First-time father Prince Andrew is scheduled to be off cruising in the Far East aboard HMS Edinburgh when his wife, Sarah Ferguson, delivers their baby in August. Andrew decided to put his military labors first, though he, like most navy personnel, could have been granted compassionate leave for the birth. If the schedule holds, the Duke of York will not be able to see his little diapered Yorkie until September.
With the disclaimer that he's not Dr. Ruth or Ann Landers, The Cosby Show's Malcolm-Jamal Warner is putting the finishing touches on an advice book. It seems the 17-year-old heartthrob, who plays Theo, gets so many letters from advice-seeking teens that he's decided to print typical letters and answer them in a volume tentatively called Theo and Me. To be published by E.P. Dutton this fall, Theo's chapter topics include such teen problems as drug abuse, suicide and pregnancy. The reported advance for Warner and his co-author, Daniel Paisner, was $200,000-plus.
Also scribbling away—in longhand yet—is Peggy Iacocca, Chrysler boss Lee's ex. She recently bought a house in Miami and says, "I've been very busy working on a book. Something like My Life and Times with Lee Iacocca." Are she and the big guy in touch? "We are not talking for a while, by mutual agreement," she says. In the meantime she has become "good buddies" with Miami Vice star Michael Talbott, whom she met when Lee did a guest spot on the show. She describes Talbott, who plays detective Stanley Switek, as "adorable."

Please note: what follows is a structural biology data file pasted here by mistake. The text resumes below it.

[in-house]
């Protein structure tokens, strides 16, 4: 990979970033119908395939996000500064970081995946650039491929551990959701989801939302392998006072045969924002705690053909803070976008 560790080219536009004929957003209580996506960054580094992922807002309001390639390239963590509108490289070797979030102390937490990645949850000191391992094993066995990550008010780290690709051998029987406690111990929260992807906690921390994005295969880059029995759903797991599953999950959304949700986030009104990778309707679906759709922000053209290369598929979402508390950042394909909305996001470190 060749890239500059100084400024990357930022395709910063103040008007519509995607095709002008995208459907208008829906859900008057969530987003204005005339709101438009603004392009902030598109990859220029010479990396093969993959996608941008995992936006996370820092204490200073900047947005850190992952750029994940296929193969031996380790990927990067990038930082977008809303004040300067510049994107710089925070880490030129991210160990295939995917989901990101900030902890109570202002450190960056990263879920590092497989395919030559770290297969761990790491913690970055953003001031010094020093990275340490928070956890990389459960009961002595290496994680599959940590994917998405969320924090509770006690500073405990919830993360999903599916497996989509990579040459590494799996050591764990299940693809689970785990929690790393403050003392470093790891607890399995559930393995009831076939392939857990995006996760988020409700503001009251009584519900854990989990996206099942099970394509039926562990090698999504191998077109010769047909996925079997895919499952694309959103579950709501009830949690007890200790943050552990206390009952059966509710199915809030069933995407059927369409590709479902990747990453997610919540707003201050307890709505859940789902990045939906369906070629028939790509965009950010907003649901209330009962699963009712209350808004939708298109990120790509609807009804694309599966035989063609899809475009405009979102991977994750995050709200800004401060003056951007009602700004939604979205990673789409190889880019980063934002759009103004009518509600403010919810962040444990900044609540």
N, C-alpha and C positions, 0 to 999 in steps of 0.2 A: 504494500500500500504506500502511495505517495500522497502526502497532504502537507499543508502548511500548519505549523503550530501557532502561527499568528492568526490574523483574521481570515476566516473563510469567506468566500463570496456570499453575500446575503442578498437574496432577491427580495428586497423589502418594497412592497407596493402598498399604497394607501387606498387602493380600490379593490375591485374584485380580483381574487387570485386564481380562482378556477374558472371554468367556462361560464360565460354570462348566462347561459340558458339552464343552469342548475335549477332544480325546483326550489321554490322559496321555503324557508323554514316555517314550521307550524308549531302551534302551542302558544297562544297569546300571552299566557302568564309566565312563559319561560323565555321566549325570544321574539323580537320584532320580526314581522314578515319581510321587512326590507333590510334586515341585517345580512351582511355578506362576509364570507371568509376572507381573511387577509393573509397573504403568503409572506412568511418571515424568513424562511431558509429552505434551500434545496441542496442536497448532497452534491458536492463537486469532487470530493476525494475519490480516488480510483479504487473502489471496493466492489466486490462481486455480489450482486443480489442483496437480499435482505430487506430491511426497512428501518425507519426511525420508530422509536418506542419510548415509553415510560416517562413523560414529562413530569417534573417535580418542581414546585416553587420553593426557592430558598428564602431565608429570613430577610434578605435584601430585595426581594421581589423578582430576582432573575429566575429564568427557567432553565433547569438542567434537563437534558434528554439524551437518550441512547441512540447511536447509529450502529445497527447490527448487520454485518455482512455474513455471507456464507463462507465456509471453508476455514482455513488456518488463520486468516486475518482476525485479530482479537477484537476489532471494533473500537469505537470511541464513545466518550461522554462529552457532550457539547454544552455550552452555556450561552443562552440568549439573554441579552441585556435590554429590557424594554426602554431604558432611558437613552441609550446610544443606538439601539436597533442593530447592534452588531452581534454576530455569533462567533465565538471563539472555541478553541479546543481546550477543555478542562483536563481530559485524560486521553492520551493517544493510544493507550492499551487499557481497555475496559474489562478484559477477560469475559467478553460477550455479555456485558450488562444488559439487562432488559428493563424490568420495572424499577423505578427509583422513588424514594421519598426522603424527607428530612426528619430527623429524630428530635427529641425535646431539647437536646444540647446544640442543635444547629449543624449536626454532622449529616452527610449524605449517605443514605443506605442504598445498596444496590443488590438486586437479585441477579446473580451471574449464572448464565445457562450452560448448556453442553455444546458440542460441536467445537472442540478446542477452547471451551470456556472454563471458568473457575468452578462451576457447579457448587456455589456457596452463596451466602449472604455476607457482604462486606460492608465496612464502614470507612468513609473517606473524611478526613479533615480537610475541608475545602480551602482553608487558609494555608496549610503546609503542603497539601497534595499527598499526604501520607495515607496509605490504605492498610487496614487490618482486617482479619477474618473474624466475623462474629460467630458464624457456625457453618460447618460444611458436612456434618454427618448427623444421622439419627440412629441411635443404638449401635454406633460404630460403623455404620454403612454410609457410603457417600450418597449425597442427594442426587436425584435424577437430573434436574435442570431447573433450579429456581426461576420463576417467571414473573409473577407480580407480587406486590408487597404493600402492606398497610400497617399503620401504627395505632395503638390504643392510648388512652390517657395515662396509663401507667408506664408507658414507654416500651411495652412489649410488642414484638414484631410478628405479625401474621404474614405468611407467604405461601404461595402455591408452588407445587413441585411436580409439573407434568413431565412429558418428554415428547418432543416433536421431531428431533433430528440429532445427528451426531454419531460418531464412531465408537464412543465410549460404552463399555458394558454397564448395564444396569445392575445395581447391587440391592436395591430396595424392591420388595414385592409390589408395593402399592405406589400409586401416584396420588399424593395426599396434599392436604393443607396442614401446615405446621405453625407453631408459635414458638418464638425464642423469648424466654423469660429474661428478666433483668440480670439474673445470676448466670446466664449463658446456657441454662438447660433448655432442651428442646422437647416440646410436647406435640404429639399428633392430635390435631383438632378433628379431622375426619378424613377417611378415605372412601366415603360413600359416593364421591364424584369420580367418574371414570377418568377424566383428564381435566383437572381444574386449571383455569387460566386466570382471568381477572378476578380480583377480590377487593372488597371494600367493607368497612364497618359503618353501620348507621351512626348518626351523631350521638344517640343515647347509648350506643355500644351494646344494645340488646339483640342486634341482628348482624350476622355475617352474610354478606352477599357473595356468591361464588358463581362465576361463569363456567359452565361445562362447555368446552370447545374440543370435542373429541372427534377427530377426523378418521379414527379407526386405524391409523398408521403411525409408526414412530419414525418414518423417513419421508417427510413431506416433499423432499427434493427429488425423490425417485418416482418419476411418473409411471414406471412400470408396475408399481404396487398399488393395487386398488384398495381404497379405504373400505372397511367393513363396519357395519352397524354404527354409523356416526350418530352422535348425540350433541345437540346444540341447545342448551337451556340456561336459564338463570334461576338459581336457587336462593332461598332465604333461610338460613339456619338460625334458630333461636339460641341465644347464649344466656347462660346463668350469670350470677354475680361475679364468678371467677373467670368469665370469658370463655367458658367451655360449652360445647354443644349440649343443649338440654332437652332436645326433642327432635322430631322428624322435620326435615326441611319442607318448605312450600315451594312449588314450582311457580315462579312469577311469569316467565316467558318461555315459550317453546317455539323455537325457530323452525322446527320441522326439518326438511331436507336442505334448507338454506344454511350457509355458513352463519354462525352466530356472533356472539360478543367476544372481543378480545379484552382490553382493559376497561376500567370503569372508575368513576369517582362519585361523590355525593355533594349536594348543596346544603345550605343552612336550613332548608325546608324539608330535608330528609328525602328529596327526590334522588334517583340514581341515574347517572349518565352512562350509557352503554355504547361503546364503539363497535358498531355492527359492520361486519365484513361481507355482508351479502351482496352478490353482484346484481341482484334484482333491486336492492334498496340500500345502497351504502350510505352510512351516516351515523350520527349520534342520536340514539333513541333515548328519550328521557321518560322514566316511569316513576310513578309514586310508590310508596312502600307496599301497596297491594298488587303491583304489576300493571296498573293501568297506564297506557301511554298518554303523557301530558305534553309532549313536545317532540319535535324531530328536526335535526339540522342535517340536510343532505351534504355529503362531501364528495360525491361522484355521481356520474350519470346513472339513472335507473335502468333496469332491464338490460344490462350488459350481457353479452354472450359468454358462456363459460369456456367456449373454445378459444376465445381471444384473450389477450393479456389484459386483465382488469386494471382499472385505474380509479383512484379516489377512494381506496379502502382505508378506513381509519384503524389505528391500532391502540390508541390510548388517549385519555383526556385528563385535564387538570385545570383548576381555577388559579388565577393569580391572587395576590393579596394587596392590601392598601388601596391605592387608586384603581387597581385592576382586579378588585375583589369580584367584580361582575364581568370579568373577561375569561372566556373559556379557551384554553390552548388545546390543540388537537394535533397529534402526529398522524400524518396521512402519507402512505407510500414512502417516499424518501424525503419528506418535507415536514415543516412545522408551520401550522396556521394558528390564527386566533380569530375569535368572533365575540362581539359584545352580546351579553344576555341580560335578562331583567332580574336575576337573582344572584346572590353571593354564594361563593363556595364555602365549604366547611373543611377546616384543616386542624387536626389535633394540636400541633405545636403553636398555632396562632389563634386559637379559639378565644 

Ted Field, one of the producers of that high-grossing domestic comedy Three Men and a Baby, is involved in family confusion of his own. The Marshall Field heir is trying to evict his ex-wife, Barbara, and their 22-month-old adopted daughter from his Brentwood house, which Barbara claims he had promised to maintain for her and the child. They'll fight it out in court on May 18.
Casting Notes: For her next number, Dirty Dancing's Jennifer Grey has signed with Tri-Star to join Kevin Bacon and Andy Garcia in The Sixth Family. The movie, about members of the Mafia and hangers-on, starts shooting in Chicago in June...
Playwright Alfred Uhry, who earlier this month won the Pulitzer Prize for Driving Miss Daisy, went to London to oversee casting for Daisy's West End production. The title role of the proper elderly Southern lady has gone to Dame Wendy (The Lonely Passion of Judith Hearne) Hiller. Zanuck-Brown owns the movie rights, and grandes dames Bette Davis, Ann Sothern and Katharine Hepburn have all said they'd like to play Miss Daisy in the movie.
Move over Loretta Lynn, Brooke Shields
is singing country. In Nashville for a charity benefit, Shields went public with her country pipes when she surprised Lee Greenwood by joining him for a chorus of his God Bless the U.S.A. "This may be the closest I ever get to the Grand Ole Opry," admitted Shields, though it won't be for lack of trying. Recently, while still awaiting the release of her already filmed Brenda Starr, held up for almost two years by litigation, Brooke made a demo tape of three songs in Nashville and is now shopping for a record label.
The latest joke in Hollywood? President Reagan is planning to do a TV series when he leaves the White House: Eightysomething.